In this study, we performed a protein–protein interaction screen to identify physical links between cell polarity and the Cdr2-Cdr1-Wee1 system. We found that Skb1 physically interacts with Cdr1 and Wee1, and genetic epistasis places Skb1 as an upstream inhibitor of Cdr1 signaling in cells. Skb1 localizes to a novel set of cortical nodes that are distinct from Cdr2-Cdr1-Wee1 nodes, and these separate structures impart spatial control of the signaling pathway. These results reveal an unexpected spatial organization of the mitotic size control system and indicate the importance of stable signaling domains at the cell cortex.
We assembled a list of 37 cell polarity proteins with connections to cell growth and shape. These proteins—along with Cdr1, Cdr2, and Wee1—were tested for all possible binary interactions using a directed yeast two-hybrid assay (Figure 1A). We tested 1271 potential interactions in the screen and identified 67 potential hits. These initial hits were retested and then analyzed under conditions that test stringency of interaction (Supplemental Figure S1B). This approach defined 38 protein–protein interactions, including 17 novel hits (Figure 1B and Supplemental Table S1). Some novel interactions were not observed under stringent conditions and thus require additional interaction tests for verification. We focused on strong bidirectional interactions to identify novel input signals to the Cdr2-Cdr1-Wee1 module.
Two interacting proteins—the PRMT5-family arginine methyltransferase Skb1 and the NDR-family kinase Orb6—are positioned in the middle of our interactome (Figure 1B). Skb1 and Orb6 physically interact with each other (Wiley et al., 2003 ), and each protein was genetically linked with both cell polarity and mitotic entry (Gilbreth et al., 1996 , 1998 ; Verde et al., 1998 ). In particular, Skb1 displayed strong and novel interactions with Cdr1 and Wee1 (Figure 2A) and was shown to inhibit mitotic entry (Gilbreth et al., 1998 ). Therefore we decided to investigate the genetic pathway and cellular role of Skb1 in fission yeast mitotic entry.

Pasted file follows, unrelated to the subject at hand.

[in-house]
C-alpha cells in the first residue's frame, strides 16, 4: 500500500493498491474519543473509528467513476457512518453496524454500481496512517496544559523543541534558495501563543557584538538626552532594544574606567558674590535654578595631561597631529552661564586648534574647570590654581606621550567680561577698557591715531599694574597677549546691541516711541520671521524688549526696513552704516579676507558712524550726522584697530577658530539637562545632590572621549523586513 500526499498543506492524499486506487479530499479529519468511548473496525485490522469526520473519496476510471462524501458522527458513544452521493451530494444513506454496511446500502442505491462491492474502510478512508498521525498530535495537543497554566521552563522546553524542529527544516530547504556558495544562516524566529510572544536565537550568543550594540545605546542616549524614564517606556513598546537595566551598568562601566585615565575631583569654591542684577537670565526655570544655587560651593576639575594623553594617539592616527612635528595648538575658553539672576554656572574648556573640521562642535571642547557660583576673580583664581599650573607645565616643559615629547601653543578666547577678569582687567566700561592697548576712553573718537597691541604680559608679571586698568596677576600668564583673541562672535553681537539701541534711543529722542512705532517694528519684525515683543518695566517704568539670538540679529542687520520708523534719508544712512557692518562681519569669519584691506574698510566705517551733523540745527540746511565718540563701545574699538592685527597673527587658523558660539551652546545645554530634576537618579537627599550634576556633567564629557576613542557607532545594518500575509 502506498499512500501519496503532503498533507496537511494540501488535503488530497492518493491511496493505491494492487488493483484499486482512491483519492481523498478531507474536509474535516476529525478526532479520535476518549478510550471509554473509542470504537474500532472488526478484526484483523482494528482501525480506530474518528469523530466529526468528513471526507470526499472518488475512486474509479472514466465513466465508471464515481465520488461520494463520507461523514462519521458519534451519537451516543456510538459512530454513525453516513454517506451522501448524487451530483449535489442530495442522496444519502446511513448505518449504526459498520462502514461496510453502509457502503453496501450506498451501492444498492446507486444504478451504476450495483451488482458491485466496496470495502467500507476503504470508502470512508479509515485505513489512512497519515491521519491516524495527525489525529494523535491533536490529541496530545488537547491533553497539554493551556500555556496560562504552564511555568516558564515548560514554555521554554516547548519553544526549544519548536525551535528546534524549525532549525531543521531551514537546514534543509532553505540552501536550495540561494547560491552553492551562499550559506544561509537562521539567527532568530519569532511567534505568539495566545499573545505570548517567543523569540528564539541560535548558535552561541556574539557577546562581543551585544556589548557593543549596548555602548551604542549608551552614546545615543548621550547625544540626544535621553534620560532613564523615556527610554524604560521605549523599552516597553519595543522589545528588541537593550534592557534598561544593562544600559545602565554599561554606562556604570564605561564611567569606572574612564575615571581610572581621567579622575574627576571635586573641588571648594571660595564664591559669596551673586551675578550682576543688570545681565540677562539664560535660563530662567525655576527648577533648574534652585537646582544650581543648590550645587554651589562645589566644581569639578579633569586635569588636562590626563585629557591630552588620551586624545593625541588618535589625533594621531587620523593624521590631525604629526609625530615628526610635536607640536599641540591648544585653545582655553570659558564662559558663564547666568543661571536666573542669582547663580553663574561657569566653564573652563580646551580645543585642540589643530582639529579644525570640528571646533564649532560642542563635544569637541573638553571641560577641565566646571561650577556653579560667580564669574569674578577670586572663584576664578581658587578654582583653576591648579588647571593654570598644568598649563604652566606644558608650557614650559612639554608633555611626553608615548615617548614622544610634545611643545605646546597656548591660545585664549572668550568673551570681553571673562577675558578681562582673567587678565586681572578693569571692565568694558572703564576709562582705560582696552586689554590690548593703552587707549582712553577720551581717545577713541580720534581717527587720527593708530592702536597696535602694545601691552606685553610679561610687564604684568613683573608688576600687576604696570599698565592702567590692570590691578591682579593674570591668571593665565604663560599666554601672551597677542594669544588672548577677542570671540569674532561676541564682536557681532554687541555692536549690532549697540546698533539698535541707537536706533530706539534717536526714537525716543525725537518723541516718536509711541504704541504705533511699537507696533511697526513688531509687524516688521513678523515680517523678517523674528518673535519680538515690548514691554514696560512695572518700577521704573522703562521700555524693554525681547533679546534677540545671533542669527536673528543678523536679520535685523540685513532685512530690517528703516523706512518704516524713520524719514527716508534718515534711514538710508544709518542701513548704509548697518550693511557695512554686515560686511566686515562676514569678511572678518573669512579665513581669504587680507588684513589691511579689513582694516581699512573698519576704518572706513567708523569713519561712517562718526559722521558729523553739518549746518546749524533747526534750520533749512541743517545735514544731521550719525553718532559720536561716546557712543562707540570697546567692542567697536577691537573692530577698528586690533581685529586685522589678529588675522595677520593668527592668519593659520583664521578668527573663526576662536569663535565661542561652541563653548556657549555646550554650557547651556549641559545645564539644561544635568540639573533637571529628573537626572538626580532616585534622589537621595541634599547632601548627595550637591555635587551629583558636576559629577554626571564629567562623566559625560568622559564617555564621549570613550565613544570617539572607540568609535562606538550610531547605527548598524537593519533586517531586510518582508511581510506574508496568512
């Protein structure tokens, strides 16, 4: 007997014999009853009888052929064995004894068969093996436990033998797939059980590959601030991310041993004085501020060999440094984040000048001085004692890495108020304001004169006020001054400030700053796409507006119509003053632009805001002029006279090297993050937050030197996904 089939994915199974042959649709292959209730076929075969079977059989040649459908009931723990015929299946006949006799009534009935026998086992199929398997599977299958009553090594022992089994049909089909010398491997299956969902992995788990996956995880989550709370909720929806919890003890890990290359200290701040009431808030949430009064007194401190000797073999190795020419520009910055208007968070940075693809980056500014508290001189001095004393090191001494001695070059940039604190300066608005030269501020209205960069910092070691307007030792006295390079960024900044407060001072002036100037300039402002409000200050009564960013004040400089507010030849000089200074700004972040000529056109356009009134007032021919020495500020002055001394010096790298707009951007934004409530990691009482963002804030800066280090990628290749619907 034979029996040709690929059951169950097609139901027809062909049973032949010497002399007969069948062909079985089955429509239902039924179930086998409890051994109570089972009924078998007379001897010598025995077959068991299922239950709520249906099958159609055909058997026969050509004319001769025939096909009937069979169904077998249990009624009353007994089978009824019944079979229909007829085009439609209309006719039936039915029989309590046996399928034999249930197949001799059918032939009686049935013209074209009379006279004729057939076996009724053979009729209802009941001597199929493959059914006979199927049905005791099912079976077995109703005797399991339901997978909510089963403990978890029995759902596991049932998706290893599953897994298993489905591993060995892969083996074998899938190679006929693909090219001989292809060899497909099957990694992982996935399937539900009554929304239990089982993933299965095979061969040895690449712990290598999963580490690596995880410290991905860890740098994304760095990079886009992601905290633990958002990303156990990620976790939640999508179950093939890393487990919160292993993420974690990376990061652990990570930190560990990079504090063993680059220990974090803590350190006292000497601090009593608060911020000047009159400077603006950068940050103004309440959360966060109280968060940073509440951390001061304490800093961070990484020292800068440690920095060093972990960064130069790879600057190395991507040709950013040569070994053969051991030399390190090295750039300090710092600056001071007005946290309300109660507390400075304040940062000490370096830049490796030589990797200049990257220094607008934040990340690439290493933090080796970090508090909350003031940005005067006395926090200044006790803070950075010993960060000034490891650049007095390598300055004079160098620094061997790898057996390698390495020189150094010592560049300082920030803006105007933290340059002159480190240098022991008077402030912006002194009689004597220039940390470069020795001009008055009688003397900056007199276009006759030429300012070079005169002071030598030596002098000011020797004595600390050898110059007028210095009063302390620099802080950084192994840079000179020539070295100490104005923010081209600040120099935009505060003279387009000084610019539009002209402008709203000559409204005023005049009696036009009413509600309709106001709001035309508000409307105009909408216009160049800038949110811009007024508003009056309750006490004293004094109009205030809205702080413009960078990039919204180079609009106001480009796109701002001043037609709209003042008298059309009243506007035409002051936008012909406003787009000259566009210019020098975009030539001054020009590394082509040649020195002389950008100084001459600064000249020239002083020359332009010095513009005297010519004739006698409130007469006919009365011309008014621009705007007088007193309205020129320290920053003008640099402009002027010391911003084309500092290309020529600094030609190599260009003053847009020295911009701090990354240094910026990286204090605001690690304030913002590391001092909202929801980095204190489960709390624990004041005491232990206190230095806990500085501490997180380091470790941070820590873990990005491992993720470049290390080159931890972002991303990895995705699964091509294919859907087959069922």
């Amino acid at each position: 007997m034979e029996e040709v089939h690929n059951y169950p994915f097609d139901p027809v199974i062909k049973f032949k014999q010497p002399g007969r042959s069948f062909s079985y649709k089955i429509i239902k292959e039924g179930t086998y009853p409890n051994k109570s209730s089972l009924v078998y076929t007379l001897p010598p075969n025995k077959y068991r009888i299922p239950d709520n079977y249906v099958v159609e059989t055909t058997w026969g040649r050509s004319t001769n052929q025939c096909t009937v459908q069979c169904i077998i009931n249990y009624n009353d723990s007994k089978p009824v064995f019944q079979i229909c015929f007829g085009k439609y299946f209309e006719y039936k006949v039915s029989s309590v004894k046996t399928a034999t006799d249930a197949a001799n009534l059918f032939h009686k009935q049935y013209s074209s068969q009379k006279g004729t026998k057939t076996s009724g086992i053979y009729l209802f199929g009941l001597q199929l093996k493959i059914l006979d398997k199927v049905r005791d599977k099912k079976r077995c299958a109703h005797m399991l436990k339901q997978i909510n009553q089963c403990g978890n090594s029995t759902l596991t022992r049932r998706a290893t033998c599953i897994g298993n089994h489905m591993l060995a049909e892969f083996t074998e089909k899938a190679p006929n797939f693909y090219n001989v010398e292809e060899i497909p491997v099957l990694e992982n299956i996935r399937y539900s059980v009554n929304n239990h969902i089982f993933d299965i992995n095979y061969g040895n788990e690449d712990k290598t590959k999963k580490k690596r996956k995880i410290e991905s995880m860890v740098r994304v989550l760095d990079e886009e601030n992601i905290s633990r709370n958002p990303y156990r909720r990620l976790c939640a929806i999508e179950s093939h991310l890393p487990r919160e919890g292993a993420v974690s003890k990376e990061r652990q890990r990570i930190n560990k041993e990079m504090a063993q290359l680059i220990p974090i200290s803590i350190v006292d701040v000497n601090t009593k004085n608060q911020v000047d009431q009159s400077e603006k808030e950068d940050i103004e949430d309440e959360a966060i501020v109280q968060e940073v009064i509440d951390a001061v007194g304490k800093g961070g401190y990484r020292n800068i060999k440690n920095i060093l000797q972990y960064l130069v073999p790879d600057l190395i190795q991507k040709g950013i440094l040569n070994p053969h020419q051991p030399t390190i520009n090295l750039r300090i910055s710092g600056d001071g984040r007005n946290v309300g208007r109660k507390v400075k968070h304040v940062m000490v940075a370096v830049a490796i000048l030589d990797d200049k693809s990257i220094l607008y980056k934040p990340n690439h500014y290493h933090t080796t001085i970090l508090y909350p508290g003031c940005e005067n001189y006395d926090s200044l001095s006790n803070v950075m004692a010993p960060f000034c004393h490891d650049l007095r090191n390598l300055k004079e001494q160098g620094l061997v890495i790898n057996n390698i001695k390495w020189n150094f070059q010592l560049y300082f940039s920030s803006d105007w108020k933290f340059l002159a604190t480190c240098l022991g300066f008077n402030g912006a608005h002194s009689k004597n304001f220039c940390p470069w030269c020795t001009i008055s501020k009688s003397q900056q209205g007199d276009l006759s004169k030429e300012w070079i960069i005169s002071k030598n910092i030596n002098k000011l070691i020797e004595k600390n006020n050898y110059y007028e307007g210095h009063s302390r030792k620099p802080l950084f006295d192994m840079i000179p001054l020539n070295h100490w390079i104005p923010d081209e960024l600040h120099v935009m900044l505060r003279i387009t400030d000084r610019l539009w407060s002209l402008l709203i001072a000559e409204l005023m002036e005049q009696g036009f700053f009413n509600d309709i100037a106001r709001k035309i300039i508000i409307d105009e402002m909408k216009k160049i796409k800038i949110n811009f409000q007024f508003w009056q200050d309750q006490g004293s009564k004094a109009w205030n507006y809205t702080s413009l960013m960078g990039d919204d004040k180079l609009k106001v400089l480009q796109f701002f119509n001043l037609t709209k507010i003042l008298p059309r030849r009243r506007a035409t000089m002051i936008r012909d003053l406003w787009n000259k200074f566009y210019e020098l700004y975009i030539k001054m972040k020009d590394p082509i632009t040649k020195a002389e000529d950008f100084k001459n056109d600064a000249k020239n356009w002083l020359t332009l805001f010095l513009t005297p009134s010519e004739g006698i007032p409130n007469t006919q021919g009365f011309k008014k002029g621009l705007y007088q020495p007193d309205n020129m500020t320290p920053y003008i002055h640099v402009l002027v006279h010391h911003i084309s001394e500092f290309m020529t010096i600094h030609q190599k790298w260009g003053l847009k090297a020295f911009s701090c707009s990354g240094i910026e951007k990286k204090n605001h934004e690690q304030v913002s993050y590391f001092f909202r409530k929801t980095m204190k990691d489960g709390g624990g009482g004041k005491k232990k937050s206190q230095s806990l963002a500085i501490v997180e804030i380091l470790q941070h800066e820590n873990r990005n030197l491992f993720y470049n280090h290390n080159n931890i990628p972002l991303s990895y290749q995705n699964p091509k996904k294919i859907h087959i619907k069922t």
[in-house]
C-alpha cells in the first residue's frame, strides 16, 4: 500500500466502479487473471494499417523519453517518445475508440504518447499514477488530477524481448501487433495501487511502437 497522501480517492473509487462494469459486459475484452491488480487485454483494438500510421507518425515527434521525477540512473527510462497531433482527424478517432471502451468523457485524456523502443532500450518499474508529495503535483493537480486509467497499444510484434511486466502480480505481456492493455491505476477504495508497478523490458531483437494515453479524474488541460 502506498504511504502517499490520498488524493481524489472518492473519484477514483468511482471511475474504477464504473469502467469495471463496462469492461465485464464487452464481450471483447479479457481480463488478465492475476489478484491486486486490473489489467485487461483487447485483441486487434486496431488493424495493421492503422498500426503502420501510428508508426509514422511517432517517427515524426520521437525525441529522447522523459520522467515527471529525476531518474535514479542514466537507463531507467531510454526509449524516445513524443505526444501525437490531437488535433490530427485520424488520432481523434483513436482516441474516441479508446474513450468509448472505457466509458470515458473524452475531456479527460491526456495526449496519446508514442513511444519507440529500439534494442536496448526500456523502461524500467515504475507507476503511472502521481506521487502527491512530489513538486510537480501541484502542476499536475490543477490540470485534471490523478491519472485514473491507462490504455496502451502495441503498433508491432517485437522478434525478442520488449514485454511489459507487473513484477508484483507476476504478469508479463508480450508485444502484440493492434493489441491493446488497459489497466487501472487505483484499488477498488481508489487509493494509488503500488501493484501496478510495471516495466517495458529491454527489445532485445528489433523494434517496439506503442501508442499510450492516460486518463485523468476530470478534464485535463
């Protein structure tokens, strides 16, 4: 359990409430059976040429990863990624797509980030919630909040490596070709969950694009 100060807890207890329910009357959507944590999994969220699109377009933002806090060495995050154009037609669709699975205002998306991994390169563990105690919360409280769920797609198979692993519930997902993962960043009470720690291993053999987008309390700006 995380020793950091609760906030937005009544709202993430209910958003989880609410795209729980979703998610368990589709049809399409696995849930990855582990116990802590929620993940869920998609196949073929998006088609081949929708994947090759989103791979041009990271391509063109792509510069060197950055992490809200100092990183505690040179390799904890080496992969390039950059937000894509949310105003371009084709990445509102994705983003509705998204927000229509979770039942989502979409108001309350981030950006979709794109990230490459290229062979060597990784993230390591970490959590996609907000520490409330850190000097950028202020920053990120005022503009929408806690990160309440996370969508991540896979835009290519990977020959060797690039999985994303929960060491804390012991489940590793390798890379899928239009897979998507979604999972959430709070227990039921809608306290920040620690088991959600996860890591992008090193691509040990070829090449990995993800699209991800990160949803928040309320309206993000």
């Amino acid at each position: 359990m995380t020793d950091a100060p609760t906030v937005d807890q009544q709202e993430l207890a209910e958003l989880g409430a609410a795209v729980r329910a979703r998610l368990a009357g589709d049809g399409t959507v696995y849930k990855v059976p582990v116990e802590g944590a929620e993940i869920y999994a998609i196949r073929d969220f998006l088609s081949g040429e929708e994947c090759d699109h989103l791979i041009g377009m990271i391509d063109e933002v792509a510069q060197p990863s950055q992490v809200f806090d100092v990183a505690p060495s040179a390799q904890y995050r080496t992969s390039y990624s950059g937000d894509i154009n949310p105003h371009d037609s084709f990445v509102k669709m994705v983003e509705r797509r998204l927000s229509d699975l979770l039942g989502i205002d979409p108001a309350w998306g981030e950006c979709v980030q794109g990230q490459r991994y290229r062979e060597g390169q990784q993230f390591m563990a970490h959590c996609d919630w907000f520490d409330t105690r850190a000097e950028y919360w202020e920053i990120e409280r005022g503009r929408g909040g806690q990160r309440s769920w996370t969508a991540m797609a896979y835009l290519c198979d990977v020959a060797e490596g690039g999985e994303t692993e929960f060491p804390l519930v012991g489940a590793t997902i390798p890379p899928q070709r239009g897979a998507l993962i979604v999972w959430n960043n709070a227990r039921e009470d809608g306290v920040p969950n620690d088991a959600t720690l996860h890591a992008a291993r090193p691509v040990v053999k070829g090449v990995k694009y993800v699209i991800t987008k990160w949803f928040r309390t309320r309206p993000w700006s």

In our screen, Skb1 interacted with multiple protein kinases. To eliminate the possibility that Skb1 binds nonspecifically to kinase domains, we mapped the region of Cdr1 that interacts with Skb1. Skb1 did not interact with the kinase domain of Cdr1 but did with a small region (residues 291–354; Figure 2B) outside of the catalytic domain. This region is important for Cdr1 kinase activity (Wu and Russell, 1997 ). We next tested Skb1 interaction with Cdr1 and Wee1 in fission yeast cell extracts. Both Cdr1 and Wee1 were coimmunoprecipitated with Skb1 (Figure 2, C and D), consistent with their strong interactions by yeast two-hybrid assay. These physical interactions raise the possibility that Skb1 acts as an input signal to Cdr1 for mitotic size control.
We used genetic epistasis to test the role of Skb1 in regulating mitotic entry. Fission yeast cells reproducibly enter into mitosis and divide at ~14 μm in length, due in part to regulation of Cdr1 and Cdr2. We found that skb1 cells divided at a smaller size than wild-type cells (Figure 3A), consistent with previous work (Gilbreth et al., 1998 ). To confirm that the smaller division size of skb1 mutant cells reflected premature entry into mitosis, we measured the size of cells with separated spindle pole bodies (SPBs; yeast equivalent of centrosome). SPB separation occurred at a smaller size in skb1 versus wild-type cells (Supplemental Figure S2), indicating that Skb1 protein is a mitotic inhibitor. The role of Skb1 in cell cycle regulation is likely independent of its methyltransferase activity, as mutations predicted by the animal PRMT5 crystal structure to abolish catalytic activity (Sun et al., 2011 ) do not affect cell size at division (Supplemental Figure S3).